A first aspect of the present invention is a laser microscope including a laser light source that outputs ultrashort pulse laser light, a first optical fiber through which the ultrashort pulse laser light outputted from the laser light source propagates while being positively chirped, a negative dispersion optical system that negatively chirps the laser light that has propagated through the first optical fiber, a second optical fiber through which the laser light that has passed through the negative dispersion optical system propagates while being positively chirped, a microscope body that further positively chirps the laser light that has propagated through the second optical fiber and irradiates a specimen with the resultant non-chirped ultrashort pulse laser light. The negative dispersion optical system includes a negative dispersion value adjuster that adjusts the amount of negative dispersion according to the change in wavelength of the ultrashort pulse laser light from the laser light source or the change in the amount of positive dispersion in the microscope body.

According to the first aspect of the present invention, the ultrashort pulse laser light outputted from the laser light source is positively chirped while propagating through the first optical fiber due to the positive dispersion characteristic of the fiber, is negatively chirped while passing through the negative dispersion optical system due to the negative dispersion characteristic of the optical system, propagates through the second optical fiber where the negative chirped state is reduced by the positive dispersion characteristic of the fiber, enters the microscope body, and irradiates the specimen. By adjusting the negative dispersion optical system to impart the amount of negative dispersion comparable to the amount of positive dispersion imparted in the two optical fibers and the microscope body, the microscope body can irradiate the specimen with the non-chirped ultrashort pulse laser light, so that a multiphoton excitation phenomenon is generated efficiently in the specimen and hence a bright fluorescence image can be acquired.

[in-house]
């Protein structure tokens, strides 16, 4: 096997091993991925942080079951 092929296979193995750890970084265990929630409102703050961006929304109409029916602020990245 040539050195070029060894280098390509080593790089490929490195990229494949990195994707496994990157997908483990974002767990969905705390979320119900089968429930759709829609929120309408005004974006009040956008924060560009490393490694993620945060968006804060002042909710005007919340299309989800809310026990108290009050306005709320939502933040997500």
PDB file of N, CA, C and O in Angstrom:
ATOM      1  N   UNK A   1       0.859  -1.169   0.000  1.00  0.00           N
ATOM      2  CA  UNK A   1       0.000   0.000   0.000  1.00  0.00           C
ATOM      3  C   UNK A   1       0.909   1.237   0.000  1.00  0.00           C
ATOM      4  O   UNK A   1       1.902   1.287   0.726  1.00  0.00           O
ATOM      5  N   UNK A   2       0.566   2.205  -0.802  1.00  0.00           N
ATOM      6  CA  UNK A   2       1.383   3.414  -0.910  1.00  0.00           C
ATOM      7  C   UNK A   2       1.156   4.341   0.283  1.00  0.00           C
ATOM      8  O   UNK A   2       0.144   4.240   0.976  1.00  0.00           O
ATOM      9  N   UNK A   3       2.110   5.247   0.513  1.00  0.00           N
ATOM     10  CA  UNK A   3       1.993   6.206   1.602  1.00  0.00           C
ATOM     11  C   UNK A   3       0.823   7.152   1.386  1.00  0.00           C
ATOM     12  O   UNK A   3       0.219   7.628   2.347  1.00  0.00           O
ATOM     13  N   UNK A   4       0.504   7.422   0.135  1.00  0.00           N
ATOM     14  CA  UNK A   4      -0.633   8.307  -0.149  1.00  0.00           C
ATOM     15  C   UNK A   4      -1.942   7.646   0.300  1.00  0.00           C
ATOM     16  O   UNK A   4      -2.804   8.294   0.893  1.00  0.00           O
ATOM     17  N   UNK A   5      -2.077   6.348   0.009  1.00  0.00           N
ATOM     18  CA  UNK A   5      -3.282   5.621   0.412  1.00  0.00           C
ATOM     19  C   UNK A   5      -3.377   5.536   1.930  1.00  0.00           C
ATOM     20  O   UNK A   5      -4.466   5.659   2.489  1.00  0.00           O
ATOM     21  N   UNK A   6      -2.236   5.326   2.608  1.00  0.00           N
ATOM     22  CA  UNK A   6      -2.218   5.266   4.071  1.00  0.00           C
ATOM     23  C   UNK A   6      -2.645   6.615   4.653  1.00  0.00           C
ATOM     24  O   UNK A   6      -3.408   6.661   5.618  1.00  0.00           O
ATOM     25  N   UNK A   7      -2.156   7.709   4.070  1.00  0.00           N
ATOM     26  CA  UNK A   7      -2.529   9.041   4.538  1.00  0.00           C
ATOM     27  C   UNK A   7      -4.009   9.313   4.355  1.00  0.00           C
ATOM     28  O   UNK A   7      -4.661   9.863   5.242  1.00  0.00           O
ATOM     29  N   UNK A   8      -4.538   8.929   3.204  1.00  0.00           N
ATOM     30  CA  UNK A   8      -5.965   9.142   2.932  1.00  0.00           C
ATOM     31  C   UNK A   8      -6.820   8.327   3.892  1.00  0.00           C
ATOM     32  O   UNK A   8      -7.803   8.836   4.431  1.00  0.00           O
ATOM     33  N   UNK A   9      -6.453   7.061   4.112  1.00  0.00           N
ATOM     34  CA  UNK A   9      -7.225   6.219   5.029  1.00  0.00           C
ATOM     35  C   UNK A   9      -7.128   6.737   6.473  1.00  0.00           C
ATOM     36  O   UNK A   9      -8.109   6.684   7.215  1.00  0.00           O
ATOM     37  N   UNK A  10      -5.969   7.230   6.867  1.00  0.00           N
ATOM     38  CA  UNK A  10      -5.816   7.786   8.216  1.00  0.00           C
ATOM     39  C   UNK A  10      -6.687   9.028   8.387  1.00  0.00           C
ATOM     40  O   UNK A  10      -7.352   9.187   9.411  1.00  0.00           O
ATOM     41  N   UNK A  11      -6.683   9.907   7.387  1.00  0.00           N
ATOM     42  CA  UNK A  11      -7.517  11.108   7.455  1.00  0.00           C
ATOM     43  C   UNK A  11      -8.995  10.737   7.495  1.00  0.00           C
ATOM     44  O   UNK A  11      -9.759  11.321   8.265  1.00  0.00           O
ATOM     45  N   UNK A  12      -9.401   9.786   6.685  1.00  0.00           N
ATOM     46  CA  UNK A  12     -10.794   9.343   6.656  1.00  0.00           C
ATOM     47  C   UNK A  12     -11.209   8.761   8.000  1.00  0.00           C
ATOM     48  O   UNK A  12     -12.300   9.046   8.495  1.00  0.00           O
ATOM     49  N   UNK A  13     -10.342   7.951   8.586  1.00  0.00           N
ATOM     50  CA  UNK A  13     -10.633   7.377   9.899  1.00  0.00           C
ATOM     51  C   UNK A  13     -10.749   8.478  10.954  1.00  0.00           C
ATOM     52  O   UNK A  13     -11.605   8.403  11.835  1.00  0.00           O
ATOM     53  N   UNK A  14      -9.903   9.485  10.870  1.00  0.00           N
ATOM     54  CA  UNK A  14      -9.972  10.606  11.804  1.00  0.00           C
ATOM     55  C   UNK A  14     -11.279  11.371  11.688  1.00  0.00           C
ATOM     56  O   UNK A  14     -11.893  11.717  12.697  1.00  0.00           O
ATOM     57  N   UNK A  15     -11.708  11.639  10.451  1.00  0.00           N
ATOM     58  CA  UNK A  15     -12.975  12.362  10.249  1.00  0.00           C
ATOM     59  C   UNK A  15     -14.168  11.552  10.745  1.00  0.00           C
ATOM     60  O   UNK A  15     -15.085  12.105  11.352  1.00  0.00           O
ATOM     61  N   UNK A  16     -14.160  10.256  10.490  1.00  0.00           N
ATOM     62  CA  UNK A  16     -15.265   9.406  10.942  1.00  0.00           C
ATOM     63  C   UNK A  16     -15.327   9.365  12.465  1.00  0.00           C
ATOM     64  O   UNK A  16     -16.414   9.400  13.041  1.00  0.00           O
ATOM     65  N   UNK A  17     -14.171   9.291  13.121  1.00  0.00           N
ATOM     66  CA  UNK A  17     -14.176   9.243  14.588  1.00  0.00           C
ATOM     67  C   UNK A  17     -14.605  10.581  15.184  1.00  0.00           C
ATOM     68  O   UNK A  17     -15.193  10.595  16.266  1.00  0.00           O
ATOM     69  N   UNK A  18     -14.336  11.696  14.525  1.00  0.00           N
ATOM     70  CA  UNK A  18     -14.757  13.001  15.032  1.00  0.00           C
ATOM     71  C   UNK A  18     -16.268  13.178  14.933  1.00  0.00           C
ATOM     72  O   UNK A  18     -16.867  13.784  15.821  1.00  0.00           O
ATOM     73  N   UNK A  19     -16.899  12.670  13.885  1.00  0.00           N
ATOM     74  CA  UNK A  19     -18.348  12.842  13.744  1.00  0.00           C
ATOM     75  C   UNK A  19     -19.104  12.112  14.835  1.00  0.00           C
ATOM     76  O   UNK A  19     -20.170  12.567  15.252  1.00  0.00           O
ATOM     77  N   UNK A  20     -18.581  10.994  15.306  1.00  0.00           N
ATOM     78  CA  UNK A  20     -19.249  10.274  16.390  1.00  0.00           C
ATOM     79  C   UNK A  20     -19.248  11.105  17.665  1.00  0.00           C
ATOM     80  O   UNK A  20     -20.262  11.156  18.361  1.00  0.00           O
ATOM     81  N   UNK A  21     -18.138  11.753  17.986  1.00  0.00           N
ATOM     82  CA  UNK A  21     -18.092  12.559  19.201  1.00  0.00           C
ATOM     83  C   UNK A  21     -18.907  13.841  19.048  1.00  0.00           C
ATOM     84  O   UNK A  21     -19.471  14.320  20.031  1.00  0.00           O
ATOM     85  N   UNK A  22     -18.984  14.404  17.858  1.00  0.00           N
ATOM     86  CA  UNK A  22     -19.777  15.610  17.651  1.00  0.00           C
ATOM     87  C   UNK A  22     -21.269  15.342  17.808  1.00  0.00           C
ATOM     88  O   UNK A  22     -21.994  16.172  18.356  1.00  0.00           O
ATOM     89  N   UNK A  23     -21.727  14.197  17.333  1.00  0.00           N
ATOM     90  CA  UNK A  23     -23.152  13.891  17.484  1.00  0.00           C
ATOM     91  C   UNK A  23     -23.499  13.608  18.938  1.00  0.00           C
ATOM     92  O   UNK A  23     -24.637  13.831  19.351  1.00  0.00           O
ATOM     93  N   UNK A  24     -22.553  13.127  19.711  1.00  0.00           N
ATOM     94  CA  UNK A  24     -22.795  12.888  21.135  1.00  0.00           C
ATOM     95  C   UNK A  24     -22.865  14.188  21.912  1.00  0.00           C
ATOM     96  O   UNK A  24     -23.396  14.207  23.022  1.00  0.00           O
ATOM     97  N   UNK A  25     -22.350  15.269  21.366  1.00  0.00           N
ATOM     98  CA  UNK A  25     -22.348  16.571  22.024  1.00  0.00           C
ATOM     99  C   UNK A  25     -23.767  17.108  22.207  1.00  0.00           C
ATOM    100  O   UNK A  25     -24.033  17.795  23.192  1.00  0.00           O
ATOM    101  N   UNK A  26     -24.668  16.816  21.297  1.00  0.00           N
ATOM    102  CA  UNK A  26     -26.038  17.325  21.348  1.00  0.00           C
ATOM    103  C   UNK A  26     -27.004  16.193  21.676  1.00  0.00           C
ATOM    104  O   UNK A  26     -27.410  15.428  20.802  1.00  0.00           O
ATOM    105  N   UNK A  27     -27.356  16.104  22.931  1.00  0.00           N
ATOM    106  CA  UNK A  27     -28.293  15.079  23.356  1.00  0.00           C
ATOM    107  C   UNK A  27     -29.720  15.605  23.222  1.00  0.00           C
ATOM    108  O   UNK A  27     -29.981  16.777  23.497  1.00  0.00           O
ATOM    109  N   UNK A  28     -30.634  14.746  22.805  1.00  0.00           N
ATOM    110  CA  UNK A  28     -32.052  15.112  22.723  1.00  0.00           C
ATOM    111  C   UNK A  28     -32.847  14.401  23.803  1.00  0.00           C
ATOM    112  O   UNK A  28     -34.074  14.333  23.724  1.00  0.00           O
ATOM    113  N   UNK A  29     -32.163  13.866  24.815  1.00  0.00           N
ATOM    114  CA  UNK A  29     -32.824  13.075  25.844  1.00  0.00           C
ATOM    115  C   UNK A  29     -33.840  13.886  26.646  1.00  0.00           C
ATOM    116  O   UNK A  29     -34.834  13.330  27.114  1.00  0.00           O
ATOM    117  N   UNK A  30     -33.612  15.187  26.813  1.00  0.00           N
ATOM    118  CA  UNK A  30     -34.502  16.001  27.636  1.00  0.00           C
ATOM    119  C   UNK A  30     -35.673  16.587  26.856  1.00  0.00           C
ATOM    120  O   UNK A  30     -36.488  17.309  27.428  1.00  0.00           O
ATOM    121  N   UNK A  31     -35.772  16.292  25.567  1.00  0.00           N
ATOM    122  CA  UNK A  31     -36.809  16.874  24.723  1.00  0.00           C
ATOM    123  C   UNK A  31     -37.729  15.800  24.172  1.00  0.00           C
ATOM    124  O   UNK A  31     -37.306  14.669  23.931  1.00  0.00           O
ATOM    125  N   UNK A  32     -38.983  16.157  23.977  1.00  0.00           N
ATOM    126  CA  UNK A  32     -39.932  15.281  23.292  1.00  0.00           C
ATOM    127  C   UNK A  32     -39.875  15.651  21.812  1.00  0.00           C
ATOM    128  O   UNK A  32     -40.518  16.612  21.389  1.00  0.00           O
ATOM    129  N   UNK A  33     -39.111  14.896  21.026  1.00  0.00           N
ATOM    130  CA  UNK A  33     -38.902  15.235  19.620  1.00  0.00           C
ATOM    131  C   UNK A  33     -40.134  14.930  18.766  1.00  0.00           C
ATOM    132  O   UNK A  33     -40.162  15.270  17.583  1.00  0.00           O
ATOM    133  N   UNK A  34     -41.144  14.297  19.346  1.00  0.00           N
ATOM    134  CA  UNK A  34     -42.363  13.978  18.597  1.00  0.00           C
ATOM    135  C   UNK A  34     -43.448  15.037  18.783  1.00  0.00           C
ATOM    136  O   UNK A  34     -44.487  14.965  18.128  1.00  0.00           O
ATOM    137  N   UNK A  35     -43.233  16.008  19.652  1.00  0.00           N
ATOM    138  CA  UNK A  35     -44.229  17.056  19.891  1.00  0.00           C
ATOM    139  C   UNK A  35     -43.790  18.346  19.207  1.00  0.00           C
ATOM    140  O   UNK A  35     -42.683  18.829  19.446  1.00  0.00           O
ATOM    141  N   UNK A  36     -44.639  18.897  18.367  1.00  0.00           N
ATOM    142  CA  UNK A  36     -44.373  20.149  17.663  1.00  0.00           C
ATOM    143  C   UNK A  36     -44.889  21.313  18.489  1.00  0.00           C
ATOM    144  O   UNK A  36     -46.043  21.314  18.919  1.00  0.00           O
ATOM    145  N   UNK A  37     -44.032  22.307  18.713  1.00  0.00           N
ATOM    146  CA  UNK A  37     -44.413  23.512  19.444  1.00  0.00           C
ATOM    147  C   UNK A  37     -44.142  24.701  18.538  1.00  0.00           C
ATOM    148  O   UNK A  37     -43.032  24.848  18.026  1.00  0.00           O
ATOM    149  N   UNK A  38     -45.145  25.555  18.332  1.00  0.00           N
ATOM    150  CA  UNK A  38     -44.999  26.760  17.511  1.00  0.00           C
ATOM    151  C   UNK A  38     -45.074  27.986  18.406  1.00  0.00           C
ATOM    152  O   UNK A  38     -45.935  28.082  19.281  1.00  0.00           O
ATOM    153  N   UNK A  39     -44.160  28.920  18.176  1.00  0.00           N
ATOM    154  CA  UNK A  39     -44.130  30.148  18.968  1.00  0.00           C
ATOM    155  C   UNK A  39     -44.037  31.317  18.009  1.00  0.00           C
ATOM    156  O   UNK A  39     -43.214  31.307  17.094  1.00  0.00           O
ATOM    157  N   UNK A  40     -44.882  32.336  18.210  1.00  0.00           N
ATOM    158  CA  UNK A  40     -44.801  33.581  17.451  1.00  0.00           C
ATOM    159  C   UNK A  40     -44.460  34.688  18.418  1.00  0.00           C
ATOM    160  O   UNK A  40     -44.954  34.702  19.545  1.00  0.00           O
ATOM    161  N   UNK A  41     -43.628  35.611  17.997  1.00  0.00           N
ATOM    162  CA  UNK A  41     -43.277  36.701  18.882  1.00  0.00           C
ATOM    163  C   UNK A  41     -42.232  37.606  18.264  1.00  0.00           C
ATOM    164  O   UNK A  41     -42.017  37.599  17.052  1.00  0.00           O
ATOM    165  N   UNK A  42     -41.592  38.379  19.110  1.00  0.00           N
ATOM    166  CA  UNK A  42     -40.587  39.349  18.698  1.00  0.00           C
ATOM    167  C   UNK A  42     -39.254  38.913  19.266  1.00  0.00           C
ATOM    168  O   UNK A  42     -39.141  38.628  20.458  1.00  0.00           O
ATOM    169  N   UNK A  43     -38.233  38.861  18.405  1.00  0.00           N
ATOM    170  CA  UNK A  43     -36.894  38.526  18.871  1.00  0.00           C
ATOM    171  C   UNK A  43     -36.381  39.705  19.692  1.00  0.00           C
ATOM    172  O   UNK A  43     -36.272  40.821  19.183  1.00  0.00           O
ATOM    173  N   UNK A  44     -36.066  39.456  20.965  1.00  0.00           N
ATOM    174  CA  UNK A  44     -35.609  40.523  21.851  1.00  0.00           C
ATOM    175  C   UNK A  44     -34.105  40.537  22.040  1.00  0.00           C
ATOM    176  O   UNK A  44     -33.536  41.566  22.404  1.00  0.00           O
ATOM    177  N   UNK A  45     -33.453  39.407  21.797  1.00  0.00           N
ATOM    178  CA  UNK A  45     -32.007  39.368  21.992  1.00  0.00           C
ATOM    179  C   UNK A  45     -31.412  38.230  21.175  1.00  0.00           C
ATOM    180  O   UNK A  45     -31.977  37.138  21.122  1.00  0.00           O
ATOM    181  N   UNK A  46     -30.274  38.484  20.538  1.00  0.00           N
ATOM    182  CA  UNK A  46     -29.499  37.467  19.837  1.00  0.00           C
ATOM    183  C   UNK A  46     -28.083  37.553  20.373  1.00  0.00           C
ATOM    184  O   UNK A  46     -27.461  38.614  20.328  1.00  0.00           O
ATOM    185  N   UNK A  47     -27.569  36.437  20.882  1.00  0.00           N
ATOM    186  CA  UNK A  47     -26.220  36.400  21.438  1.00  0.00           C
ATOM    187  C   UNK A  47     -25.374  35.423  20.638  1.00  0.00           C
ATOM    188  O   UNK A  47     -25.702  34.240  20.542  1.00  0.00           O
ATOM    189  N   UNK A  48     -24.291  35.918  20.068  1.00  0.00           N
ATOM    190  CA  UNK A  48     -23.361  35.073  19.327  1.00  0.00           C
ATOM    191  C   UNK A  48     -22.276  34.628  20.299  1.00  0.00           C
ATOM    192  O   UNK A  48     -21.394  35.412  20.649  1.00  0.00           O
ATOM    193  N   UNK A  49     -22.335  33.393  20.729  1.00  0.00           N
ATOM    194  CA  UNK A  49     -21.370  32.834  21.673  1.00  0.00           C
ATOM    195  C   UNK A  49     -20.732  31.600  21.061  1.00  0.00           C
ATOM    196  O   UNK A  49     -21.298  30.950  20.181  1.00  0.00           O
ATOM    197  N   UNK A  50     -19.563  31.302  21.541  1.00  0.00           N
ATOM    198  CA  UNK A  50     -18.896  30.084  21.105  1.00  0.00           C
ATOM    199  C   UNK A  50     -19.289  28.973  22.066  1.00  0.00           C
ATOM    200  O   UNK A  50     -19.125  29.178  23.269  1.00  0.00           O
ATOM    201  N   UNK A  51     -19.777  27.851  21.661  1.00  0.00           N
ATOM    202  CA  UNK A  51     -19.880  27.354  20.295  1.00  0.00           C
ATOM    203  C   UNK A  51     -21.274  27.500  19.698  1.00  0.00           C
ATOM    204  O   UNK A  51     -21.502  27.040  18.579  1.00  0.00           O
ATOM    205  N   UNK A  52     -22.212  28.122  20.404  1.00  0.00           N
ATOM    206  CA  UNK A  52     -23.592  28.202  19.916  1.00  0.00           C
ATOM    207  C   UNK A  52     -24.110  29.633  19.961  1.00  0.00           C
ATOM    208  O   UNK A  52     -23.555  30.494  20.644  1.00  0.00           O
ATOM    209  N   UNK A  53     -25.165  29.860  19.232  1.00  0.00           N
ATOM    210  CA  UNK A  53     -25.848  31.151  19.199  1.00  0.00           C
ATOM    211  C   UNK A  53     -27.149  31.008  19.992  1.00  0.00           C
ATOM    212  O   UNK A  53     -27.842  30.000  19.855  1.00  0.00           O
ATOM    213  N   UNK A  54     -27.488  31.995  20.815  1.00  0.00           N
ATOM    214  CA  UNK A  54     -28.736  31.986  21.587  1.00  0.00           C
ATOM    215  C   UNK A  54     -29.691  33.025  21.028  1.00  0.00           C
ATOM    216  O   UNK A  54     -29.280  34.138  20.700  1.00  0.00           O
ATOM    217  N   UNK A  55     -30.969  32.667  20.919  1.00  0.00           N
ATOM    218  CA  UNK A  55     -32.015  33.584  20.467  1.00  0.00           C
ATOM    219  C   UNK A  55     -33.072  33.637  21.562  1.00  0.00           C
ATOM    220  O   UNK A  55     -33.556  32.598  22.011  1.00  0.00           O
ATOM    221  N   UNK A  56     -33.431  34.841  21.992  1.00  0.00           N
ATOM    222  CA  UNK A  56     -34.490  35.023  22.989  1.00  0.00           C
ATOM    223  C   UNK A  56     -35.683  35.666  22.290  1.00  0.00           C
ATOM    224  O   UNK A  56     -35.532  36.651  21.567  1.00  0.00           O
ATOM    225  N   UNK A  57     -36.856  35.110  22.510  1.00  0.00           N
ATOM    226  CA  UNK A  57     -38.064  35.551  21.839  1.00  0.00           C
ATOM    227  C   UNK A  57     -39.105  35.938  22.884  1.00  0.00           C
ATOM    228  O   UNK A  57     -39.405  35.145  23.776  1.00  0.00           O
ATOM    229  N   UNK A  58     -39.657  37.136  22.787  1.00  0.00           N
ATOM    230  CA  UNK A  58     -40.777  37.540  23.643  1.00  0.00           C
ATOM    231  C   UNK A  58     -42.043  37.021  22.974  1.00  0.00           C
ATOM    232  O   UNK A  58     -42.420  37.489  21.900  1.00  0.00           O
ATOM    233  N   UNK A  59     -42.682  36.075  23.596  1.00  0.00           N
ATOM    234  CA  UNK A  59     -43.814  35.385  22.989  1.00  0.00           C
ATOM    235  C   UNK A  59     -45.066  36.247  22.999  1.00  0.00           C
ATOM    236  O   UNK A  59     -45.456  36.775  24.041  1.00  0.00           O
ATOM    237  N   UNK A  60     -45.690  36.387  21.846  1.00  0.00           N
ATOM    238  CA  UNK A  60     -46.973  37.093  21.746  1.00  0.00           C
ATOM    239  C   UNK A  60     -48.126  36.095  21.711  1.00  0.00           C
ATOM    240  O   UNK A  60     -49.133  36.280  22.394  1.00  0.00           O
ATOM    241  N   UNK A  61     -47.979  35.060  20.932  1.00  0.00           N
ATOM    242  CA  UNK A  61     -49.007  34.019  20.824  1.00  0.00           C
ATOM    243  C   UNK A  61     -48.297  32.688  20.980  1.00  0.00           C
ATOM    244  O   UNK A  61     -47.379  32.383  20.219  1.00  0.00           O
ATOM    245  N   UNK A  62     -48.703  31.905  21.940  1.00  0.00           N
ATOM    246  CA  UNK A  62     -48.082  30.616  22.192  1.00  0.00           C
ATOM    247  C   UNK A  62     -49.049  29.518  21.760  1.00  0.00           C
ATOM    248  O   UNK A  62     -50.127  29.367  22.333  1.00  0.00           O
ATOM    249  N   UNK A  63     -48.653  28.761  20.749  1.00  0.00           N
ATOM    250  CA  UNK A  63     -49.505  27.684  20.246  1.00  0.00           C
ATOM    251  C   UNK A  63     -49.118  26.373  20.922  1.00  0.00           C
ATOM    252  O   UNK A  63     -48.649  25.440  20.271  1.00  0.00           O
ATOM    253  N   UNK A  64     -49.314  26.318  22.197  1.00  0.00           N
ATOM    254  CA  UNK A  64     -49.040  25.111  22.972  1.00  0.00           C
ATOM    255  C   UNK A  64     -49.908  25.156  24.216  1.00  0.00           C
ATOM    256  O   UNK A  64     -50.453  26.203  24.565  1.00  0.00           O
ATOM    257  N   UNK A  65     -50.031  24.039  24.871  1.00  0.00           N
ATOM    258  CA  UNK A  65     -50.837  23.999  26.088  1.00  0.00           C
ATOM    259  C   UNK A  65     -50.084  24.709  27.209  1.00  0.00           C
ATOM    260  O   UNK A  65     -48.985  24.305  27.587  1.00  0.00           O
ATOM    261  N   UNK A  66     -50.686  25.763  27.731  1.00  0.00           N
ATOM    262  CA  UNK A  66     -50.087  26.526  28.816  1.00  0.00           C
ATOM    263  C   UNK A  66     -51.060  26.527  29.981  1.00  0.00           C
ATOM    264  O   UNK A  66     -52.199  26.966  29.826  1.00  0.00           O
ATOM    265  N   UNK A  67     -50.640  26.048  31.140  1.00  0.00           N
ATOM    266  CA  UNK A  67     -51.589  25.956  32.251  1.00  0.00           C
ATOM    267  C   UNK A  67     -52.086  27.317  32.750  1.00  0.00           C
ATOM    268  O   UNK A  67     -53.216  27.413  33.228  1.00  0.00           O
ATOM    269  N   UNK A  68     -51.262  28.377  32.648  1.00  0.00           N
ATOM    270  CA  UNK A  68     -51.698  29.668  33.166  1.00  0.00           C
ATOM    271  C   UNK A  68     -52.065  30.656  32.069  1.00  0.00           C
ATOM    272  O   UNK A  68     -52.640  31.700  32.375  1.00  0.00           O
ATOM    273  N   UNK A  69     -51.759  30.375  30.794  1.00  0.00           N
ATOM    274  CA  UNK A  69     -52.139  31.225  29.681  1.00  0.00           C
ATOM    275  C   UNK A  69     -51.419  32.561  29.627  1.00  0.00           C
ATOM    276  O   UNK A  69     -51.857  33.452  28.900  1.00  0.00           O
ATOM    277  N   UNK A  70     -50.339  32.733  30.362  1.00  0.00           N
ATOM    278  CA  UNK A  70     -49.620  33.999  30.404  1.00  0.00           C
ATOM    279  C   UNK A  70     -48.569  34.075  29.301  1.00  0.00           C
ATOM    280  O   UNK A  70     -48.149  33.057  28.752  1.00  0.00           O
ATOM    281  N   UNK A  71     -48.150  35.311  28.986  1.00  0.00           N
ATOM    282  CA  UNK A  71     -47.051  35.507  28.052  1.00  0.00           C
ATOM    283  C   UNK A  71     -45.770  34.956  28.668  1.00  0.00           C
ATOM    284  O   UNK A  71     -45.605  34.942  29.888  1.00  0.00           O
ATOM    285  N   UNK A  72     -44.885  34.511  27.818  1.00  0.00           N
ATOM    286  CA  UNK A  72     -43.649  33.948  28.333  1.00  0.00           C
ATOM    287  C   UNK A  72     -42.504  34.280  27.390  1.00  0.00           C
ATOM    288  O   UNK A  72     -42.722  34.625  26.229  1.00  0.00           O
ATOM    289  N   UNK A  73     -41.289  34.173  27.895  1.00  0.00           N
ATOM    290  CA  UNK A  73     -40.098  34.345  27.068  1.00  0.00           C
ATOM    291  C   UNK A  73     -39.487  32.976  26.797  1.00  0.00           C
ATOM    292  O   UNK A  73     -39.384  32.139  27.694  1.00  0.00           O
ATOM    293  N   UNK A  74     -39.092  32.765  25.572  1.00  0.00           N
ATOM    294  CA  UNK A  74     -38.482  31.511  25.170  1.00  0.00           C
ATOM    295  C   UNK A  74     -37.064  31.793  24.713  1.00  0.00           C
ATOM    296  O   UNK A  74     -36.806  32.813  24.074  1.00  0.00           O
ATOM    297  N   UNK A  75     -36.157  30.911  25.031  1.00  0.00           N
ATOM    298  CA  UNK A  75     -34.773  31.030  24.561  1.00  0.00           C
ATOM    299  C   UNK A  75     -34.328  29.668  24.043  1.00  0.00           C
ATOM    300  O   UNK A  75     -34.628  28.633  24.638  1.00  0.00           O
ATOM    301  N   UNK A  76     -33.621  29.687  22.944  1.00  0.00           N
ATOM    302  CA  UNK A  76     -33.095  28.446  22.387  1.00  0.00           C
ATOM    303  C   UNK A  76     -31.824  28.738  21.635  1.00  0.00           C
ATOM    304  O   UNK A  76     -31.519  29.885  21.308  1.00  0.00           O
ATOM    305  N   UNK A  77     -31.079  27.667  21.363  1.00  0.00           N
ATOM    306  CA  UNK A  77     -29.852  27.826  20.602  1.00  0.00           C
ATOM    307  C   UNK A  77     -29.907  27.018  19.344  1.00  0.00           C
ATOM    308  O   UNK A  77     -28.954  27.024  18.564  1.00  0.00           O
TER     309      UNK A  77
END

In this case, according to the first aspect of the present invention, when the wavelength of the ultrashort pulse laser light from the laser light source is changed or the amount of positive dispersion in the microscope body is changed, the negative dispersion value adjuster is operated to adjust the amount of negative dispersion in the negative dispersion optical system disposed between the first optical fiber and the second optical fiber. Therefore, the balance between the nonlinear effect in the first optical fiber and the nonlinear effect in the second optical fiber is maintained, and hence the pulse width of the ultrashort pulse laser light which irradiates the specimen from the microscope body can be sufficiently short.

In the first aspect described above, the laser microscope may further include a first aligner that adjusts the position where the ultrashort pulse laser light is incident on the first optical fiber and a second aligner that adjusts the position where the laser light is incident on the second optical fiber.

In such a configuration, the first and second aligners are operated to improve the laser light coupling efficiency with the first and second optical fibers, so that high-power ultrashort pulse laser light can irradiate the specimen. Further, such a configuration can prevent the high-power laser light from deviating from the cores of the first and second optical fibers and hence prevent degradation of the first and second optical fibers. Moreover, by precisely aligning the incident laser light with the second optical fiber according to the adjustment of the amount of negative dispersion in the negative dispersion optical system, the balance between the nonlinear effects in the first and second optical fibers is maintained, so that the microscope body can output the ultrashort pulse laser light. The multiphoton excitation effect in the specimen is thus improved, and hence a bright fluorescence image can be acquired.